Foster begins his introduction with a discussion of A Raisin in the Sun to model the dialogue between student and professor that defines the structure of How to Read Literature Like a Professor. Foster makes this structure of dialogue between student and teacher clear in the introduction, setting an expectation for the structure of the rest of the novel. Throughout the book, Foster is constantly moving between two voices: one, the voice of the author, the professorial voice, who embodies the experienced, thoughtful, expert reader, and two, the voice of the student, who questions and interrogates how the professor draws conclusions. The format of the book is somewhat Socratic, with Foster modelling the kinds of questions that students may ask, such as “How can I learn to recognize literary conventions?” and “How do you know that?” He then goes about answering the imagined student questions and in doing creates a comprehensive model for how to read literature at a more advanced level.  

Foster also models literary analysis in his introduction in order to illustrate the larger points he is making about how to read like a professor. When he is talking about the language of reading, he interrupts his analysis to compare it to the language of art. He then returns to the language of reading, pointing out that he interrupted himself but that readers would anticipate he would return to his discussion of the language of reading. In this way, Foster engages in a meta-analysis of his own essay-in-progress, illustrating for readers how expectations and literary conventions come into play in their own reading. This method of self-interruption helps readers identify how they already have familiarity with certain conventions of readings and that their own expectations can guide them to decipher meaning as they read. This is a technique that Foster uses throughout the book to draw attention to the mental processes within a reader as they are reading.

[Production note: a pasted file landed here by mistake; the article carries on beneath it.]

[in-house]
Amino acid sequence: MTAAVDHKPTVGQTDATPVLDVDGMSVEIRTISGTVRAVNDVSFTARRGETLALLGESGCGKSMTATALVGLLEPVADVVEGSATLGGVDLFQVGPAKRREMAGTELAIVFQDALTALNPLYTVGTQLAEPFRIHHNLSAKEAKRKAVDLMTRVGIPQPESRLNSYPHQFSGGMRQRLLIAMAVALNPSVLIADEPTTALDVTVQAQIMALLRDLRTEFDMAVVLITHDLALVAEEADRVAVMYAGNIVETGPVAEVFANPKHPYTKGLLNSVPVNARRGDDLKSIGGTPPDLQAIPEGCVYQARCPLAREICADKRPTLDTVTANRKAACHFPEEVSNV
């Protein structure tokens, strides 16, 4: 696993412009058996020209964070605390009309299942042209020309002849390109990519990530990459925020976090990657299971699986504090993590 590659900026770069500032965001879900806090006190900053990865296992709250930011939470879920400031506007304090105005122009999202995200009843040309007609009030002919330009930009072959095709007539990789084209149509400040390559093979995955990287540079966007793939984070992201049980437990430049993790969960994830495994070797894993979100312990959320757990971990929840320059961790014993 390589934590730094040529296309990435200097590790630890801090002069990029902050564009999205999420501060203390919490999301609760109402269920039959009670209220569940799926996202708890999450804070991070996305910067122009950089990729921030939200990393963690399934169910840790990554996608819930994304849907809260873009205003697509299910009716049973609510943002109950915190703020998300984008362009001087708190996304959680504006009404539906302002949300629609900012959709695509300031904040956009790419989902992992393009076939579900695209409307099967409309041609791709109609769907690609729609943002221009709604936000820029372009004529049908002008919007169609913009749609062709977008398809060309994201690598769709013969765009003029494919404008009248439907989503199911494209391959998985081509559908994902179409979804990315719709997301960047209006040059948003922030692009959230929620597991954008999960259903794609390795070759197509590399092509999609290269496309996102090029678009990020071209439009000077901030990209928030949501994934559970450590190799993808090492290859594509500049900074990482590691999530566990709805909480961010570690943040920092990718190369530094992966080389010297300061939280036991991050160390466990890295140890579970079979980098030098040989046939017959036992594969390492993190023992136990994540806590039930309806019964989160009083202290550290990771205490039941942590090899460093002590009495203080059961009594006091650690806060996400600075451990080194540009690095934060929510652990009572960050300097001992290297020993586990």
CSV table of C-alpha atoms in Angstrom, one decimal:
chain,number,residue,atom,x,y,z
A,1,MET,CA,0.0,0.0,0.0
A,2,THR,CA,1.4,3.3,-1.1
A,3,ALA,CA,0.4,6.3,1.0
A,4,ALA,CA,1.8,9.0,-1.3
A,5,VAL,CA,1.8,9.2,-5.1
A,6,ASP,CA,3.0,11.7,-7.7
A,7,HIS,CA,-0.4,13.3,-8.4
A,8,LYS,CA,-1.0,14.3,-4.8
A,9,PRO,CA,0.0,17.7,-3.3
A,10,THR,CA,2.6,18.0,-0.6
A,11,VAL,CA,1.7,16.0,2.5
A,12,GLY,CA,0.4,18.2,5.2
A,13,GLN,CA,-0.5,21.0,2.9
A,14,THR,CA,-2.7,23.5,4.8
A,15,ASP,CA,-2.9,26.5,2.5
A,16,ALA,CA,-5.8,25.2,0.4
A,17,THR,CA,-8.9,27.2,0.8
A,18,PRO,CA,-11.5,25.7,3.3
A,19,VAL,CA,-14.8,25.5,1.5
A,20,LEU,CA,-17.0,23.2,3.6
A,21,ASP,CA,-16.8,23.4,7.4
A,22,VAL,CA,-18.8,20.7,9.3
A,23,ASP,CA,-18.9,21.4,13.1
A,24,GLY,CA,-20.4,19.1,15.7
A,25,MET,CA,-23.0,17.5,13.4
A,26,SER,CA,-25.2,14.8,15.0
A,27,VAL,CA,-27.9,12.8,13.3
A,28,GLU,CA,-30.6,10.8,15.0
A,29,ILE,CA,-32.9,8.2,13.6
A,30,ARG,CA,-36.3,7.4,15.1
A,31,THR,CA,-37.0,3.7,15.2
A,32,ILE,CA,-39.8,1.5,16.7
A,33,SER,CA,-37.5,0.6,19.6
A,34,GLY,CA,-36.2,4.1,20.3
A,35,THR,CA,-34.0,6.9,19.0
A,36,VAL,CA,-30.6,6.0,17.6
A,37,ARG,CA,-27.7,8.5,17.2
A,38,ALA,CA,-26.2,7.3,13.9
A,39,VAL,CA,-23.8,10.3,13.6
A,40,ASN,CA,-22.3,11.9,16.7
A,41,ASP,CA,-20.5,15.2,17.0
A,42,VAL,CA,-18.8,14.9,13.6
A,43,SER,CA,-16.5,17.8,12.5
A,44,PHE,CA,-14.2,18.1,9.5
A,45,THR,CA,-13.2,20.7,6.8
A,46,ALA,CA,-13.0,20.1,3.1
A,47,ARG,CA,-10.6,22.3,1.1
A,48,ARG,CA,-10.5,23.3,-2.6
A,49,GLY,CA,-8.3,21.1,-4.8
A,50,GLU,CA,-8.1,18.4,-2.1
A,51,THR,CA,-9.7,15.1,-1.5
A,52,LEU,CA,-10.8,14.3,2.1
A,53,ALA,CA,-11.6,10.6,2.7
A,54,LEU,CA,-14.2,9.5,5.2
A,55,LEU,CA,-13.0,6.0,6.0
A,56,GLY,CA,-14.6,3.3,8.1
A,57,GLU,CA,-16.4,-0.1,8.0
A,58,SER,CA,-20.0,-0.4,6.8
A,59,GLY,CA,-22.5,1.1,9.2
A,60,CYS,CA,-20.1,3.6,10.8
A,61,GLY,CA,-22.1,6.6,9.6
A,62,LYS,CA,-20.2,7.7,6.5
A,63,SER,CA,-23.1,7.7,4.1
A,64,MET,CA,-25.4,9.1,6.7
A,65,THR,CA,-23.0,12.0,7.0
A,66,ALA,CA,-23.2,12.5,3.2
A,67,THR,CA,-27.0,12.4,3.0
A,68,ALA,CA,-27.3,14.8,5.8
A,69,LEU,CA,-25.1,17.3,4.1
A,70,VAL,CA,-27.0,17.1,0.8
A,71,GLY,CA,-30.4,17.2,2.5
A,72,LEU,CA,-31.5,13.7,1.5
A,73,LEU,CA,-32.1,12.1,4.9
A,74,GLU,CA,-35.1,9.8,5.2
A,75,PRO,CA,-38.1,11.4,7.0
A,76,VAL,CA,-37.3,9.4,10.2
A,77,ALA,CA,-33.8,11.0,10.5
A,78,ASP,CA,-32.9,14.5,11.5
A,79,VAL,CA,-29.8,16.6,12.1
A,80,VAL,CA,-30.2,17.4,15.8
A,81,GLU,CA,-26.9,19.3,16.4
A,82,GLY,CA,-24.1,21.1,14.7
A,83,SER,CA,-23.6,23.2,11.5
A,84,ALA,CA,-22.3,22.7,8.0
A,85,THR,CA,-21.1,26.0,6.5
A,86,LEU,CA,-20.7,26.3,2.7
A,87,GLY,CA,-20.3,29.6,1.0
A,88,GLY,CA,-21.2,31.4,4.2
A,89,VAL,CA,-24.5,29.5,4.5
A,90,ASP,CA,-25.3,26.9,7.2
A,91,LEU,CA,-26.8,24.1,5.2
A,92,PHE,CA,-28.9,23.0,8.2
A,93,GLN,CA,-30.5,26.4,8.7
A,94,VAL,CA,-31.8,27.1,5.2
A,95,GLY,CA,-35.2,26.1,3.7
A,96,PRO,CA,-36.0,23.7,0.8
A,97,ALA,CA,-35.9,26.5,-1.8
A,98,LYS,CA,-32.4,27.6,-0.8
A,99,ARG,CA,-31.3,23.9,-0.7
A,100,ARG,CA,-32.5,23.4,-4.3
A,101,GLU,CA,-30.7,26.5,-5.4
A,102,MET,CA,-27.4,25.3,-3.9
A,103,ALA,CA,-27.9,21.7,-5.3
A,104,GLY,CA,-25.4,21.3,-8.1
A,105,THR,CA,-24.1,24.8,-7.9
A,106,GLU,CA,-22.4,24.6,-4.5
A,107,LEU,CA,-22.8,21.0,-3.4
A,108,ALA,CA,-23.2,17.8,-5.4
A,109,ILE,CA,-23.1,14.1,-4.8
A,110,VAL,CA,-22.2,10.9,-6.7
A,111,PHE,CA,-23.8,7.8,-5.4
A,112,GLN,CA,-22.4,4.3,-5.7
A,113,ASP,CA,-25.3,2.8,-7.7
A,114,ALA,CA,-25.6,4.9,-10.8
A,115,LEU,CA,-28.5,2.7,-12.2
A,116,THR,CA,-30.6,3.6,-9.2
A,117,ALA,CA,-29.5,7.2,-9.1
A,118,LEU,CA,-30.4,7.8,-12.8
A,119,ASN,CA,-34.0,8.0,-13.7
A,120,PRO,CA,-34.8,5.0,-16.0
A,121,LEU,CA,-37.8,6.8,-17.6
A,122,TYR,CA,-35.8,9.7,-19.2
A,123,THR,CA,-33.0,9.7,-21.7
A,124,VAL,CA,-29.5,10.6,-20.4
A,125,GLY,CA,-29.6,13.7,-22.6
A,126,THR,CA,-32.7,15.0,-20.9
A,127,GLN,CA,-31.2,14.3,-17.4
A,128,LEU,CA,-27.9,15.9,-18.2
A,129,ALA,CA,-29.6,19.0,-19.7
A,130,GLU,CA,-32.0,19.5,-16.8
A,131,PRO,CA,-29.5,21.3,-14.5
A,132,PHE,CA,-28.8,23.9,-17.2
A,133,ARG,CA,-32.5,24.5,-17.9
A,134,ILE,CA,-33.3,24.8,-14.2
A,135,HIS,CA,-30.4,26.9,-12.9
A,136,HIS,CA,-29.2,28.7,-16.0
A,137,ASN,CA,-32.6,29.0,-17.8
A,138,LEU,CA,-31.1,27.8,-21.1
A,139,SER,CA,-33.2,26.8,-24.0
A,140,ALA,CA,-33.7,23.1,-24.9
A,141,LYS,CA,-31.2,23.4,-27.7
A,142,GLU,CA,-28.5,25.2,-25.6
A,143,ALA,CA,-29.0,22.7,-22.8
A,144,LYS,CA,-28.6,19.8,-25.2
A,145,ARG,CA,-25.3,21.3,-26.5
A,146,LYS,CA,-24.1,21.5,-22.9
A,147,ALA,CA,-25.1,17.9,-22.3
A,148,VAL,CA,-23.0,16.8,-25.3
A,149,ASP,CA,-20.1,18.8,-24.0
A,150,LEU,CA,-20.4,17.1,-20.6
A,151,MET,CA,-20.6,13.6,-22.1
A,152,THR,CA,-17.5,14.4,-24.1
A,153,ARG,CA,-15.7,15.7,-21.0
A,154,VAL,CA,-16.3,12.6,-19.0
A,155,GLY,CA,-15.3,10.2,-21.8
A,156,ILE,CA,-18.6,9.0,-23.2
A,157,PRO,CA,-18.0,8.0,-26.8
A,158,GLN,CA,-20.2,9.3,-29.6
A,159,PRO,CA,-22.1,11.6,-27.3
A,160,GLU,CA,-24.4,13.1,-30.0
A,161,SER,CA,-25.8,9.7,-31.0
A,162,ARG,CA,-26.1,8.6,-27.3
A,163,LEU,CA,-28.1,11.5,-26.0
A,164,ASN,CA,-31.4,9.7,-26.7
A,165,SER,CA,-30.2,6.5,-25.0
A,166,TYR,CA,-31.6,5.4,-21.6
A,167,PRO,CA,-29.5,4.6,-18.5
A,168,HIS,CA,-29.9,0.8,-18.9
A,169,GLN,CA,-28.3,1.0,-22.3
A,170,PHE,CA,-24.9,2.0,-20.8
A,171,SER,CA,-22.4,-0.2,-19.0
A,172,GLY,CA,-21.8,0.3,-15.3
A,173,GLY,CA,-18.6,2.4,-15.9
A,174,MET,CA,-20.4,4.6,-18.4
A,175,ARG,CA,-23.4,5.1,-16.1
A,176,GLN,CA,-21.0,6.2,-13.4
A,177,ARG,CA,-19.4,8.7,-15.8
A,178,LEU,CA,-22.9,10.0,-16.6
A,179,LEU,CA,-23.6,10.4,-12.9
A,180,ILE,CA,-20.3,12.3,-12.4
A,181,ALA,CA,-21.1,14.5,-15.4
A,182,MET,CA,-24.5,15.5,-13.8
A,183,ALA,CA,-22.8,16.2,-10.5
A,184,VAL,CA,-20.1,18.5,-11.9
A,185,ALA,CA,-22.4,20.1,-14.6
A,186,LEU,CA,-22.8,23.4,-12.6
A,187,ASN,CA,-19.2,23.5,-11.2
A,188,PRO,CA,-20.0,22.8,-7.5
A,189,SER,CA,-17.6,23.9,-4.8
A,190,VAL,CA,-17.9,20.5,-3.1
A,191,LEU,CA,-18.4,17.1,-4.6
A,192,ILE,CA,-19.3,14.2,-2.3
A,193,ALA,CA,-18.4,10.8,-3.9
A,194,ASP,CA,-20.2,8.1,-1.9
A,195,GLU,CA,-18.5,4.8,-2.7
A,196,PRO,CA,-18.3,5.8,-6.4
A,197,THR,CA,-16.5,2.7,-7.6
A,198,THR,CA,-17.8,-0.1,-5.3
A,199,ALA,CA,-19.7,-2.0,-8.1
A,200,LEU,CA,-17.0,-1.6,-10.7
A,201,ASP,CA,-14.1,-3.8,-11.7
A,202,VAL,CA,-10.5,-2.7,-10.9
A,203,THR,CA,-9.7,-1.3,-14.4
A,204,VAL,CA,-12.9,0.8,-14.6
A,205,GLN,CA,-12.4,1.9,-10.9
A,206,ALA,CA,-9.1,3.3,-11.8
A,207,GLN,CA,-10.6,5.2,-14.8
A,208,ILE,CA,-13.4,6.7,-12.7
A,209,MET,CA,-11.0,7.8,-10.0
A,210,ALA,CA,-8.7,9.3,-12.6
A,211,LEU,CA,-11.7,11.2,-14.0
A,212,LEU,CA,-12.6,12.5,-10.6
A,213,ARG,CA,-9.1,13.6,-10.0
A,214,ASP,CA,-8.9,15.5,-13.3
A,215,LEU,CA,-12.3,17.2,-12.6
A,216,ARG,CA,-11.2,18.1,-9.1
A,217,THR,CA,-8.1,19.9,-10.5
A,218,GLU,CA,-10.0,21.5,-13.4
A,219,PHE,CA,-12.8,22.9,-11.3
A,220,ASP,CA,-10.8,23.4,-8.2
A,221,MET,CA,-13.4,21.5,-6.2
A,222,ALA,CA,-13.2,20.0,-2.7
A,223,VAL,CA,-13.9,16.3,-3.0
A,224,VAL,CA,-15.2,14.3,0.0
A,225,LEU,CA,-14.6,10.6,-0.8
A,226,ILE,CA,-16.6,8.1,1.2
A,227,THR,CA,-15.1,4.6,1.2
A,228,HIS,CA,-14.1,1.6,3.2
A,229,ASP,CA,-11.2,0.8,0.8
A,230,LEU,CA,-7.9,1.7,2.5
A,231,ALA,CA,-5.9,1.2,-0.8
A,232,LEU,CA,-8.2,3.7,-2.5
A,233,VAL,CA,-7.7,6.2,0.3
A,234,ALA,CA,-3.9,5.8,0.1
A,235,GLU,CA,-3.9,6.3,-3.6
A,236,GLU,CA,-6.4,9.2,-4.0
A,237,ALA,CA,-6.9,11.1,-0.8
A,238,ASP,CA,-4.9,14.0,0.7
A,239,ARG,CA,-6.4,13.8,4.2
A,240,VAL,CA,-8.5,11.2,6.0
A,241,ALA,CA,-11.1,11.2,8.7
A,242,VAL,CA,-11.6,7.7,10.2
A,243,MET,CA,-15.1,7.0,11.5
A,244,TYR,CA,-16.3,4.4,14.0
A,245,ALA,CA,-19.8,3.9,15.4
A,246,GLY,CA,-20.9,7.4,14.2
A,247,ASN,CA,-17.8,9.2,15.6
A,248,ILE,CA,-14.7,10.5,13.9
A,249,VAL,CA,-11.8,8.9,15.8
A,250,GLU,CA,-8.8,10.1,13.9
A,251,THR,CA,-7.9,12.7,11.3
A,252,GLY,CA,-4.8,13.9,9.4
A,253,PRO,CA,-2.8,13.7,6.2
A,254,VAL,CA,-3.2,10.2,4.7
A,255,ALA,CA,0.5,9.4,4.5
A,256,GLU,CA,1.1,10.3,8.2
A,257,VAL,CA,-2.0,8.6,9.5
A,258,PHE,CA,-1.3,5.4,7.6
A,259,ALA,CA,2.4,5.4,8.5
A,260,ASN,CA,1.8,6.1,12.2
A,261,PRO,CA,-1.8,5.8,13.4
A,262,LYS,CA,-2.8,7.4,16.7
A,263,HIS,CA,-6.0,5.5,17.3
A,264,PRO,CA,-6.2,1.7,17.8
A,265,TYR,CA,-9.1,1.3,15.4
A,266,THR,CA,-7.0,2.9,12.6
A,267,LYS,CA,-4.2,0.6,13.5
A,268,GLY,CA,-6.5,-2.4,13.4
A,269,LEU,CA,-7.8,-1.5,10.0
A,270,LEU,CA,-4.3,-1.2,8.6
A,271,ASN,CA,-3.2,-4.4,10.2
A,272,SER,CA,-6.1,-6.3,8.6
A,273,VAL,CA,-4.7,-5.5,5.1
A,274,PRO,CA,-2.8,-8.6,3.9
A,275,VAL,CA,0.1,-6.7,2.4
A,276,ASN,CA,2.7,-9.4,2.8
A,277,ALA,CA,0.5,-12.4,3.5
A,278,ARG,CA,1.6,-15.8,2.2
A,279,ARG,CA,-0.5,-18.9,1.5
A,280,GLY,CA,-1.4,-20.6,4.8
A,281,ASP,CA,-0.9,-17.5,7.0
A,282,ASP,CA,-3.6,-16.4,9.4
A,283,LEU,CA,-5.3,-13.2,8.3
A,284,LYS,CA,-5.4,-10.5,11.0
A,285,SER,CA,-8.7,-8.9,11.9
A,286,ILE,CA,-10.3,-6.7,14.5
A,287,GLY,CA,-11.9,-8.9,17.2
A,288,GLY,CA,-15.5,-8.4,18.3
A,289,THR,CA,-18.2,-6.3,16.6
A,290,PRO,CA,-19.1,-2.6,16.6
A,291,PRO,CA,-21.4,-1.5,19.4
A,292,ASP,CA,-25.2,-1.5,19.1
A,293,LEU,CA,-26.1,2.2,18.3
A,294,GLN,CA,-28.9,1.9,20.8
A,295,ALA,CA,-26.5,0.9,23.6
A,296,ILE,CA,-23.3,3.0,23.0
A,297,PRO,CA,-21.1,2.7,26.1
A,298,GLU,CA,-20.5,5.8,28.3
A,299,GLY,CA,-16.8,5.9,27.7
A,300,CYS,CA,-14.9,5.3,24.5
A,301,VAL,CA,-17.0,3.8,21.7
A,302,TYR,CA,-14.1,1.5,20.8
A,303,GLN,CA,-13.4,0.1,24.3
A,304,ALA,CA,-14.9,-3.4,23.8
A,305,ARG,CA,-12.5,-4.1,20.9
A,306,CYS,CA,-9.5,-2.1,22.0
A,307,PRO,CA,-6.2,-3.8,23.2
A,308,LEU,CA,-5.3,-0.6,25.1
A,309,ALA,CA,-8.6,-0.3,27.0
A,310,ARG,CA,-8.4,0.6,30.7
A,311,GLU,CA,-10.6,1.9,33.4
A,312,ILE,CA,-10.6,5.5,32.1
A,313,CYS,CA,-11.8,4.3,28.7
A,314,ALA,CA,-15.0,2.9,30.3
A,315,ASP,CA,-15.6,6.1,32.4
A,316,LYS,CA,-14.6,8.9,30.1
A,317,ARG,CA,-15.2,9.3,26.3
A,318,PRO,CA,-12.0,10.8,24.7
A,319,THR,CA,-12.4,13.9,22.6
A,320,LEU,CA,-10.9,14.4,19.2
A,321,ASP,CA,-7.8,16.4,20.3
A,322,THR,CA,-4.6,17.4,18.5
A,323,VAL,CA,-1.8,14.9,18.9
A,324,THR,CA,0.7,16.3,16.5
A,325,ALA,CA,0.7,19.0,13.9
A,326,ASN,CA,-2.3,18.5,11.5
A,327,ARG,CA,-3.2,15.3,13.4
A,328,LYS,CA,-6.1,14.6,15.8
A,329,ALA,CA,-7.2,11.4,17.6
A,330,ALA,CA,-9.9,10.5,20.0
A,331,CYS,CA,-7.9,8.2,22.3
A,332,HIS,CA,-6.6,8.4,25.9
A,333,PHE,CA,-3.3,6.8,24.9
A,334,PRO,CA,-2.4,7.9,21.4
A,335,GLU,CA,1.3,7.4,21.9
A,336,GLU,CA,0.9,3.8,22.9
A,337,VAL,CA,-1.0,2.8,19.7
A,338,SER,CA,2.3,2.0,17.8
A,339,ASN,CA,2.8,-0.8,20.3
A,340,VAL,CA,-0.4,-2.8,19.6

Foster uses the made-up story about Kip to create a simplified version of an archetypal quest. This strategy is a pedagogical technique that allows him to model a student-professor discussion and to present the components of a quest in their most pared-down forms. While the discussion of real texts, such as The Crying of Lot 49, is more robust and complex, the discussion of Kip’s story boils the quest journey down to just the essentials. The story also allows Foster to illustrate that a quest need not be grand or epic and that quests can range from simple, everyday actions to epic Arthurian adventures. This allows readers to expand their view of what a quest might be and recognize a hero’s journey even in stories of the mundane or simple. Foster also uses Kip’s story to spotlight the crux of the archetypal quest, which is that the stated purpose of the journey is less important than the self-knowledge gained along the way. By spotlighting a simple grocery store trip, Foster leaves no doubt in the reader’s mind that the true purpose of Kip’s journey must be deeper.